The Significance of Identity in the Adjustment to Diabetes Among Insulin Users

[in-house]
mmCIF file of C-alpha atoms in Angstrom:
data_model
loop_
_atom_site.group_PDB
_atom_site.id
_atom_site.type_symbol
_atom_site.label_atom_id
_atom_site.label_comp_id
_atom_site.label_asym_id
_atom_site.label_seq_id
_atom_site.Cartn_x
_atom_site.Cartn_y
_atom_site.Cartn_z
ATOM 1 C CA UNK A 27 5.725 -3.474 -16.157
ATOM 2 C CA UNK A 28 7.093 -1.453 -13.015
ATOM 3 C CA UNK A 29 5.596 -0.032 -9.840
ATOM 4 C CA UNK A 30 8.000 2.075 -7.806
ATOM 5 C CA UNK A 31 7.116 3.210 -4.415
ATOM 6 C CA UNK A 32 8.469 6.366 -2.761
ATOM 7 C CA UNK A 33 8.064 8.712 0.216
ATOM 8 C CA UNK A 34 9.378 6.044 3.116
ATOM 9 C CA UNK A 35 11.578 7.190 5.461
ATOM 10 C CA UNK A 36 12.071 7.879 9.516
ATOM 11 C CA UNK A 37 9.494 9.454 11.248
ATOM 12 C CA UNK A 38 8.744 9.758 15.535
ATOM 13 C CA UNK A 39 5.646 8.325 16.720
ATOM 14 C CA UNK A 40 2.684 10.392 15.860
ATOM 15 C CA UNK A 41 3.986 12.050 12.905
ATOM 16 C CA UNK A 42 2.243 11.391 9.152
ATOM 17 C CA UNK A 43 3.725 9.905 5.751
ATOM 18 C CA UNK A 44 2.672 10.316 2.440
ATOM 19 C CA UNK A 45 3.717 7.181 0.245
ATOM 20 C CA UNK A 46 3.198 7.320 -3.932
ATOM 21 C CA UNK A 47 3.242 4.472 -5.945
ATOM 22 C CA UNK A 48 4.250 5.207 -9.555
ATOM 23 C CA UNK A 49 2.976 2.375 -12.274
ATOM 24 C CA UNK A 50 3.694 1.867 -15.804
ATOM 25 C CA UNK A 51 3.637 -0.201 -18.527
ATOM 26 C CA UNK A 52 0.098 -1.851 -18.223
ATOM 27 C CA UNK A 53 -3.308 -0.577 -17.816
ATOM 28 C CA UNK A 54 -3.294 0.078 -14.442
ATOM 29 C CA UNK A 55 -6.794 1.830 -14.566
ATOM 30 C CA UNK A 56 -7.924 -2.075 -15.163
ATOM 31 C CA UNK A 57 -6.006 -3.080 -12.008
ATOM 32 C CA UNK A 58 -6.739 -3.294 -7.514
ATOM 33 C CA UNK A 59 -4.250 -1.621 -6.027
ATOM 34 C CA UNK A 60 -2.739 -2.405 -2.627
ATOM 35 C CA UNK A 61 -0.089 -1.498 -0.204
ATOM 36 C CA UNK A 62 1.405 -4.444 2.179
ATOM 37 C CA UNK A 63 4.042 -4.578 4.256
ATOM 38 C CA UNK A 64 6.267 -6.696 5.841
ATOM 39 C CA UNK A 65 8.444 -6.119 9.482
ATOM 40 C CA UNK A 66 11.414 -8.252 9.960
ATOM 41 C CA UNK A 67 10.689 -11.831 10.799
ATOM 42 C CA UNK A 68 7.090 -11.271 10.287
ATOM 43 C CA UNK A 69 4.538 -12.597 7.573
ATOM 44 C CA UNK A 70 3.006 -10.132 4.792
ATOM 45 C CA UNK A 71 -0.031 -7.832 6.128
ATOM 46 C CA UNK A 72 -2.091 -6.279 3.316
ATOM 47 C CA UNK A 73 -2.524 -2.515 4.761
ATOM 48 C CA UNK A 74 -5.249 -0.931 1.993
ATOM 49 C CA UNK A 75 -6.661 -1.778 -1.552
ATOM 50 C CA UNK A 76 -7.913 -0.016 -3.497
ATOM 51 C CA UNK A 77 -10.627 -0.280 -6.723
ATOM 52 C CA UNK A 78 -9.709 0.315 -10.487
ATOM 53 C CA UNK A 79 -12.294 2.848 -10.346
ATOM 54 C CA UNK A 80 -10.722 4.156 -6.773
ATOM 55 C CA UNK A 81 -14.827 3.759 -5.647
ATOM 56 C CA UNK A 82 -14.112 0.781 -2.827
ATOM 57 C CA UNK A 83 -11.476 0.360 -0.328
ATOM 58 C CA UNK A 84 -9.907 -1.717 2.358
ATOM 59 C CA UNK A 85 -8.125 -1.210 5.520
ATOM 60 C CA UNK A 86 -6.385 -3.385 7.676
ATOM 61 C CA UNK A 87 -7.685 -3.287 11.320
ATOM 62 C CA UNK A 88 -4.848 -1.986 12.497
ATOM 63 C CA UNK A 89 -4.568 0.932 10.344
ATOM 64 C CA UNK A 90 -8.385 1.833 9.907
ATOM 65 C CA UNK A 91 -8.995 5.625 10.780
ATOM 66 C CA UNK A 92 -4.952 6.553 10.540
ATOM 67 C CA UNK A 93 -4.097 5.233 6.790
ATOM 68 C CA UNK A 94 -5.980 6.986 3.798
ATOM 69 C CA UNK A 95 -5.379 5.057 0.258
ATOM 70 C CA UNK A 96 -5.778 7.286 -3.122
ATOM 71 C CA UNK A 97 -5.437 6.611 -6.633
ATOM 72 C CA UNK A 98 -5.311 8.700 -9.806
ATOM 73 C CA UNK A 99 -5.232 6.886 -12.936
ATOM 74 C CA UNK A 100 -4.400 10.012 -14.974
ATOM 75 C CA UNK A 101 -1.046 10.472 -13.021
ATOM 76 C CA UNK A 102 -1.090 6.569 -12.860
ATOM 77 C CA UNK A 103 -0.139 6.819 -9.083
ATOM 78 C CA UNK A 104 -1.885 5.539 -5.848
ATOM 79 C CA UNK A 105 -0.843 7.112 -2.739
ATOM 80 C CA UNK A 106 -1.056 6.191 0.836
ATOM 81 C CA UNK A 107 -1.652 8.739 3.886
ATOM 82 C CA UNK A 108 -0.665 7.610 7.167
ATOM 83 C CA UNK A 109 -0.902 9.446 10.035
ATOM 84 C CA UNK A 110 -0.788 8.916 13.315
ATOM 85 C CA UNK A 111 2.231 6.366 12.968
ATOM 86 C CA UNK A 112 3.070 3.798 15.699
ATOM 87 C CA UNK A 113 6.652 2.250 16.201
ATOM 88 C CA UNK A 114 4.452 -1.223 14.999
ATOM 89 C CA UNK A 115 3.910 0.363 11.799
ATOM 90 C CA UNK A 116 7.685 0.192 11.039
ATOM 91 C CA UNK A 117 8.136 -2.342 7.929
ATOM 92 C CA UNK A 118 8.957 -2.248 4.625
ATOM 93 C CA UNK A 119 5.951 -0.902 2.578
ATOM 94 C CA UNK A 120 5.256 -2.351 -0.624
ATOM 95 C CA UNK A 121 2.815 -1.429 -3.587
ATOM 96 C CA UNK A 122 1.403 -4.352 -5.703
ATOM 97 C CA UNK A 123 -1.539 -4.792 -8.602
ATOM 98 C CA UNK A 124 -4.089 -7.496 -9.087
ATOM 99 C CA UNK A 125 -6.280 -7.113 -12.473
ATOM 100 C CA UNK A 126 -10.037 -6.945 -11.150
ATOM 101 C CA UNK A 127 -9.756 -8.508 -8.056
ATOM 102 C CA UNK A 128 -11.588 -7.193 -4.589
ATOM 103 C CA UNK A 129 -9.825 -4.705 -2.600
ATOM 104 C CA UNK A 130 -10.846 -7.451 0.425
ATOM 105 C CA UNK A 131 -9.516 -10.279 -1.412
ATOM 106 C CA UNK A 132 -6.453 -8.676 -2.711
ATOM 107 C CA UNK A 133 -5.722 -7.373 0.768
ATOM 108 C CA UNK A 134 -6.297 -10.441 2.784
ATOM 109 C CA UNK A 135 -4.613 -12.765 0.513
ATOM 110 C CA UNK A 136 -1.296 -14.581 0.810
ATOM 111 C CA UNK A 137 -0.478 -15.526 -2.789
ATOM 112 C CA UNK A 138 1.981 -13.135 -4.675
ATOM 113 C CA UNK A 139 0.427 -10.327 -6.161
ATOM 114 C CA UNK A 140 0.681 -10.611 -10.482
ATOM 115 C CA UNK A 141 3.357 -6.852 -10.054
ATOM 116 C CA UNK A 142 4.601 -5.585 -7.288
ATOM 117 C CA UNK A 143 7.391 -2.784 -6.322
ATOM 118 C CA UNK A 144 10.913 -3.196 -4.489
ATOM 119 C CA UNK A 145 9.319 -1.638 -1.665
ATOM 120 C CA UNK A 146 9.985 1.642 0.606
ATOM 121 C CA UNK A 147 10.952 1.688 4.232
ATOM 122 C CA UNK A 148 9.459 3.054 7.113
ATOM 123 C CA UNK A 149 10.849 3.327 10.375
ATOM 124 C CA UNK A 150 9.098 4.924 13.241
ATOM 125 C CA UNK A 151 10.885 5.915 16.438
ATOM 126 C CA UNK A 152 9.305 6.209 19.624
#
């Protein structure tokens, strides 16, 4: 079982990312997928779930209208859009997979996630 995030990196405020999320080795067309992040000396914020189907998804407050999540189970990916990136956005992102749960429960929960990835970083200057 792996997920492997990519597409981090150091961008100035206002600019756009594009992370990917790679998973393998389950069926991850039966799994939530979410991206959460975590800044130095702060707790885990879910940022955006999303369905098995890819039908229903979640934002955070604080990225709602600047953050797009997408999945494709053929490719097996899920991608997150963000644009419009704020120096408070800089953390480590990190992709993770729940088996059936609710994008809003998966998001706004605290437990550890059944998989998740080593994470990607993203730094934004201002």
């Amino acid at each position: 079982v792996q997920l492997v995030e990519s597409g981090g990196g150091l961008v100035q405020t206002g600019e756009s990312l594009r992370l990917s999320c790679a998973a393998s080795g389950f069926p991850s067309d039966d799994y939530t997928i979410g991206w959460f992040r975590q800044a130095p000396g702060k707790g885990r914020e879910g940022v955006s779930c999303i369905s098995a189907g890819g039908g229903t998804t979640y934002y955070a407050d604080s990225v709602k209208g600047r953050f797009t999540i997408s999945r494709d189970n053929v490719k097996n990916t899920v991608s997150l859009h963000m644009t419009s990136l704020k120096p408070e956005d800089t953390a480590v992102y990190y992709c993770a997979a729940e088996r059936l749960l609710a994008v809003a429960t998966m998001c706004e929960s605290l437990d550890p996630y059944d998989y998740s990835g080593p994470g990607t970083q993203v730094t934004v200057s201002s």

AbstractIn this study, the social theory of identity was used to gain a better understanding of the complex process of how individuals adjust to having insulin-requiring diabetes. Semistructured interviews were conducted with 30 individuals to explore issues related to their personal experience with diabetes. Narrative methods were used to analyze the data. An exploration of participants' stories revealed significant identity issues underlying their interpretation and management of diabetes. The diagnosis of diabetes was conceptualized as an assault on personal identity. This initial disruption was followed by a process of negotiation whereby individuals grappled with identity issues to adapt to the condition and integrate it into their lives. This process was socially shaped and influenced individuals' perceptions of their diabetes management. The main concepts examined in this paper are diagnosis and identity, identity and treatment management, and identity and the ongoing nature of adjustment. The implications for diabetes education are presented.